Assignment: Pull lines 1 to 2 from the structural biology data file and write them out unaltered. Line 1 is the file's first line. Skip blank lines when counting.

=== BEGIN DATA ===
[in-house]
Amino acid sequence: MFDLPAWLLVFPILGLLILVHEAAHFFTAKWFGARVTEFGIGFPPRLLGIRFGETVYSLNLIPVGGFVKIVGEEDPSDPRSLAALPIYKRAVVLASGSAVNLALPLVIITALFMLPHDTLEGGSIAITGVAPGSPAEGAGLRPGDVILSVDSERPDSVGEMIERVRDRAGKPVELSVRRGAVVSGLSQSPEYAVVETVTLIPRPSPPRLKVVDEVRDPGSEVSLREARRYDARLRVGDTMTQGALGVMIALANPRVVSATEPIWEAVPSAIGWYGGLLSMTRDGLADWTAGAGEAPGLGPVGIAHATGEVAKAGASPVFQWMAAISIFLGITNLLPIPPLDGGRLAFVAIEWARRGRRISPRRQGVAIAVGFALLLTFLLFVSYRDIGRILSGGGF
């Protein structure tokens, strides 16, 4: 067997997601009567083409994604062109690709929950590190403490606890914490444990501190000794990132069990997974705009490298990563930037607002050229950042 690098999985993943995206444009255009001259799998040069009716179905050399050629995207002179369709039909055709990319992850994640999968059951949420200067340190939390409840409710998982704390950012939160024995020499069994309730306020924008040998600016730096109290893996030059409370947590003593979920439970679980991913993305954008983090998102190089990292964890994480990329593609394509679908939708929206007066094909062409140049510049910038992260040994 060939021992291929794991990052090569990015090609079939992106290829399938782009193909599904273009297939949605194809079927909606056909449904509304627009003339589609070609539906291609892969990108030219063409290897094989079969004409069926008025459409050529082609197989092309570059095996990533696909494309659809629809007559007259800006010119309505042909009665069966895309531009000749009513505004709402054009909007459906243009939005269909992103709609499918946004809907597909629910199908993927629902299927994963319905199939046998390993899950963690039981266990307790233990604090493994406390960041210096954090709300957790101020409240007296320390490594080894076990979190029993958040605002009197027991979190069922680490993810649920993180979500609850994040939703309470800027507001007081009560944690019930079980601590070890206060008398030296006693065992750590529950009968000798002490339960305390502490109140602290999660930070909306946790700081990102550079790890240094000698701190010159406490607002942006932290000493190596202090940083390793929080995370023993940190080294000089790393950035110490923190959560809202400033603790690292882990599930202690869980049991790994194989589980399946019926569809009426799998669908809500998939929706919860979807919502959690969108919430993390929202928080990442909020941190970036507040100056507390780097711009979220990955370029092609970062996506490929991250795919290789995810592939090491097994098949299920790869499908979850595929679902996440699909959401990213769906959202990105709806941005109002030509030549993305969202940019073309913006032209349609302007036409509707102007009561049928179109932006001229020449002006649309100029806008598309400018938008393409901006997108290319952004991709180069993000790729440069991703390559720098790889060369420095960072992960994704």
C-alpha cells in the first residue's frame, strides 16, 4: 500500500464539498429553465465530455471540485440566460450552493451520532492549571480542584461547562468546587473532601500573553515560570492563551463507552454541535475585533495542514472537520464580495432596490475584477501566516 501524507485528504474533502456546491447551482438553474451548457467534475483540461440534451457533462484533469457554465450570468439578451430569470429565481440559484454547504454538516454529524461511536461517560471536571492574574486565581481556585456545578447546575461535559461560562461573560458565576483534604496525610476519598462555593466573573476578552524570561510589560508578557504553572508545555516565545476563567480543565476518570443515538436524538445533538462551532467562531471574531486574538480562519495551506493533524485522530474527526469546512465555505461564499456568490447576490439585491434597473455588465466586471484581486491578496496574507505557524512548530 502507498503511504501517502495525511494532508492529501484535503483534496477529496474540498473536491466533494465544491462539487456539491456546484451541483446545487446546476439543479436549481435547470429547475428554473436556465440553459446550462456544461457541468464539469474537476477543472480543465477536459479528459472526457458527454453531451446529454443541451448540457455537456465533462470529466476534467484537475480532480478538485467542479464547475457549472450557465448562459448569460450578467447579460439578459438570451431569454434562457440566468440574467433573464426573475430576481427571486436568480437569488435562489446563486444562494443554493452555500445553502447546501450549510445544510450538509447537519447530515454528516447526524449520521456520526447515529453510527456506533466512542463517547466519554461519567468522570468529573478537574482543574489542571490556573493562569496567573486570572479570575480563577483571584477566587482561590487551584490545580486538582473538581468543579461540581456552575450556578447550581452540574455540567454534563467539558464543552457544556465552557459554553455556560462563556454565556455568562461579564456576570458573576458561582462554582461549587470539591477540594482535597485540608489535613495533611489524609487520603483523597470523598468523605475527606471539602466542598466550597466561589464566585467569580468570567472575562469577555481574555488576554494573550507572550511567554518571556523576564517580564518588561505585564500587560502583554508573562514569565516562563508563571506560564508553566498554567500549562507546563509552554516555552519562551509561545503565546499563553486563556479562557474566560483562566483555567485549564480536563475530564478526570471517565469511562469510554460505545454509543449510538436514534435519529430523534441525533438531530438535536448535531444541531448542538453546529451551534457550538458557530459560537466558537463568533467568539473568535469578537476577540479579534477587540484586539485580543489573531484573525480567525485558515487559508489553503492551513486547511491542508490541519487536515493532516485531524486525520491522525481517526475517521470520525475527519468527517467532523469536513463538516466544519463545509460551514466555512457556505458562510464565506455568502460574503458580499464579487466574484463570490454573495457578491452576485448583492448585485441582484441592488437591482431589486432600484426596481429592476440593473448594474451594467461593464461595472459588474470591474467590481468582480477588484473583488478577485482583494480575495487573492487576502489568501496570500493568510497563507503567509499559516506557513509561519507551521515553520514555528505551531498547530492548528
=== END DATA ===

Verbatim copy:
[in-house]
Amino acid sequence: MFDLPAWLLVFPILGLLILVHEAAHFFTAKWFGARVTEFGIGFPPRLLGIRFGETVYSLNLIPVGGFVKIVGEEDPSDPRSLAALPIYKRAVVLASGSAVNLALPLVIITALFMLPHDTLEGGSIAITGVAPGSPAEGAGLRPGDVILSVDSERPDSVGEMIERVRDRAGKPVELSVRRGAVVSGLSQSPEYAVVETVTLIPRPSPPRLKVVDEVRDPGSEVSLREARRYDARLRVGDTMTQGALGVMIALANPRVVSATEPIWEAVPSAIGWYGGLLSMTRDGLADWTAGAGEAPGLGPVGIAHATGEVAKAGASPVFQWMAAISIFLGITNLLPIPPLDGGRLAFVAIEWARRGRRISPRRQGVAIAVGFALLLTFLLFVSYRDIGRILSGGGF